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Kimchi is a fermented health food with unique flavor, which has been recognized as an excellent side dish in respect of nutrition and physiology thanks to its main ingredient (vegetable) and fermentation.

Nutritious components of kimchi

Nutrient (unit) Contents in 100(g) kimchi
Calorie (cal.) 32
Water (g) 88.4
Raw Protein (g) 2.0
Raw Fat (g) 0.6
Sugar (g) 1.3
Raw Fiber (g) 1.2
Raw Ash Content (g) 0.5
Calcium (mg) 45
Phosphorus (mg) 28
Vitamin A (IU) 492
Vitamin B1 (mg) 0.03
Vitamin B2 (mg) 0.06
Niacin (mg) 2.1
Vitamin C (mg) 21

*Source: Korea Food Research Institute

Nutritious components of kimchi

Kimchi is a food in which various vegetables such as salted cabbage, radish and cucumber are mixed with pickled fish, condiments and spices. By taking kimchi, we can absorb diverse inorganic elements such as calcium, copper, phosphorus, iron and salt as well as rich dietary fibers that are hidden in the vegetable. We can also obtain amino acid and calcium from pickled fish. In addition, we can absorb vitamins such as carotene, vitamin B complex and vitamin C which are either contained in the vegetables or created by microbes during fermentation. Kimchi is a low calorie food retaining very little sugar and fat, so it will be particularly helpful to the people of today who are eager to keep fit.

Lactic acid fermenting food

Kimchi is a natural and fermented food, producing lactic acid in the fermentation process. It is rich in live lactic acid bacteria. From matured kimchi we can absorb 10~100 times more lactic acid bacteria than from milk fermentation products. Various organic acids which have been generated from these lactic acid bacteria facilitate metabolism of inorganic contents such as calcium and iron inside human body.

Physiologic function

Kimchi possesses many physiologic functions beneficial to human body, thanks to its ingredient (vegetable) and fermentation. Elements contained in kimchi such as dietary fiber, vitamin C and carotene as well as special substances in hot pepper and garlic prevent growing of carcinogen and mutagen, while suppressing mutagenicity. In particular, dietary fibers which are abundant in vegetable not only prevent constipation but also help improve intestinal microflora. Also, lactic acid bacteria restrain growing of harmful microbes within the intestines, thereby contributing to improved intestinal microflora. Some cellular elements of the lactic acid bacteria are presumed to have anti-cancer and immunity buildup effect. Kimchi’s unique flavor comes from its nutritious components as well as from capsaicin that is hot taste element contained in red pepper, which does the function of stimulating appetite.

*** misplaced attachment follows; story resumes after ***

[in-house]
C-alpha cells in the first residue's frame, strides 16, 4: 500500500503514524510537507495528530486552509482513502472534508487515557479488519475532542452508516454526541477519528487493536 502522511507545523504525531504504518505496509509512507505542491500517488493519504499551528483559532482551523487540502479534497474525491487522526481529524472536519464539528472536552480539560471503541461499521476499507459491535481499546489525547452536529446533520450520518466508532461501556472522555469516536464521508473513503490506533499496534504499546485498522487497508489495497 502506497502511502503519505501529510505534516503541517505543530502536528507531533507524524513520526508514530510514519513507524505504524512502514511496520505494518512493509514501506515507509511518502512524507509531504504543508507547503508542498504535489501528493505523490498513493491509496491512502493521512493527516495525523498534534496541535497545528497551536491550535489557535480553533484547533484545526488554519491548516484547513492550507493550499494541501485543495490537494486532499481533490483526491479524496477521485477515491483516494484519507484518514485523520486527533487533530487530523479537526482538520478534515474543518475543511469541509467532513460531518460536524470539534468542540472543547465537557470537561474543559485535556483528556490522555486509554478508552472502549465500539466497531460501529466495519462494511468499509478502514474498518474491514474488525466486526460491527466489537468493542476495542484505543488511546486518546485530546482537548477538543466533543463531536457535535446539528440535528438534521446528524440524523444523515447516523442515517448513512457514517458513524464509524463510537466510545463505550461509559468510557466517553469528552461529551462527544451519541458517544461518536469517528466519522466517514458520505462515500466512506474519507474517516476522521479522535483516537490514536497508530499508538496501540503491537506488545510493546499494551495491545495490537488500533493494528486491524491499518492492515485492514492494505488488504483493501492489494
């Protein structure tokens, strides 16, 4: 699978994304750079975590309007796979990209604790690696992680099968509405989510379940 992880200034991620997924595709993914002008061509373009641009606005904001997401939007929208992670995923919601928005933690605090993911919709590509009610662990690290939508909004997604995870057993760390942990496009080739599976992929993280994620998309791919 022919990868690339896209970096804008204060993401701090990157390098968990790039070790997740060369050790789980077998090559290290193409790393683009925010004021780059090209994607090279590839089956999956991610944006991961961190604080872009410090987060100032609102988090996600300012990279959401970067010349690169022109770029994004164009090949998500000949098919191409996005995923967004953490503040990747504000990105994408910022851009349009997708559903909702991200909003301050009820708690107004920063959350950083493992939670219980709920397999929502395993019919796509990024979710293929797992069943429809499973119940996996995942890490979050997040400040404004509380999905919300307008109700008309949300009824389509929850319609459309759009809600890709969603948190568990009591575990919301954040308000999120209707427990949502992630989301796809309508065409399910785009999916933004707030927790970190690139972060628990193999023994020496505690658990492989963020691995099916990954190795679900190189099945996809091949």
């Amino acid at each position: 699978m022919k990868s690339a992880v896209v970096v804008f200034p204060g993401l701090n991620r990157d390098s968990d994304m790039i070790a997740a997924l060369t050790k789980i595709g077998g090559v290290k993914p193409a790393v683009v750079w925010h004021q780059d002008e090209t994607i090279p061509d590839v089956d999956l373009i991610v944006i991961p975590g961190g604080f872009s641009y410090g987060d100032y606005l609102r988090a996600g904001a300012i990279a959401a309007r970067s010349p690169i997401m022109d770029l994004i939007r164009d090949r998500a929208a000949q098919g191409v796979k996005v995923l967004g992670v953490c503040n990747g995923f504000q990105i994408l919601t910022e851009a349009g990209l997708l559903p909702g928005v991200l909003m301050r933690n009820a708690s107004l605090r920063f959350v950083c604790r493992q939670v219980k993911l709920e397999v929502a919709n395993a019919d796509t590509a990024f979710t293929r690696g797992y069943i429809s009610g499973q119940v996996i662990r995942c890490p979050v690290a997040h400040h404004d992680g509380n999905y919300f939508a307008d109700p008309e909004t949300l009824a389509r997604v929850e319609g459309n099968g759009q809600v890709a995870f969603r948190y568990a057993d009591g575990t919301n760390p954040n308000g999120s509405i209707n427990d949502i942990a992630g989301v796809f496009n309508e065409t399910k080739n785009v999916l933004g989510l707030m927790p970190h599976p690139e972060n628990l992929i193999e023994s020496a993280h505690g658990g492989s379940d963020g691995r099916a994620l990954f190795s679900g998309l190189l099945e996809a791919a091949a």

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Definition

Kimchi is a fermented food that mixes pickled Korean cabbage or radish with spicy vegetables and various condiments such as salted fish and red pepper powder.

The term ‘kimchi’ was derived from ‘chimchae’ which means soaking vegetables in salty water and storing them. To be prepared for the coldest season of

Korea – 3 or 4 months in winter – when food was scarce, vegetables were pickled and stored beforehand, which was later developed into kimchi. Kimchi is not a simple fermented vegetable but a complex and indigenous food of Korea involving diverse condiments and spices.

Origin

In view that Koreans had enjoyed eating vegetables from the ancient times, and that salt had been made and used then, together with the old records on appearance of fermented foods like salted fish and soy in Korea, it is presumed that kimchi had existed before the three-kingdom era. Red pepper was introduced into Korea via Japan around 1592-1598 when the Japanese army invaded Korea. The first detailed description on kimchi is found in the book ‘Gyeongdo Japji’ (written in the late 1700s) which records that radish, cabbage, garlic, hot pepper powder, turban shell, ear shell, yellow corvina, etc. were mixed into boiled soup of salted shrimps, and then stored in jars during winter season for being fermented and transformed into a hot food. The book also records that Korean people in 1700s enjoyed the fermented food. Another record is found in ‘Jeungbo Sanrim Gyeongje’ (mountains and forest economy) written in 1766, which describes the use of kimchi as daily side dish. The type of kimchi we see today seems to have appeared after the 17th century when the ‘cabbage with head’ was introduced from China. Around this time, condiments and spices were also in full use in Korea, which enabled kimchi to develop into the current version.

Copyright @ 2007 by Korea Agro-Fisheries Trade Corporation.

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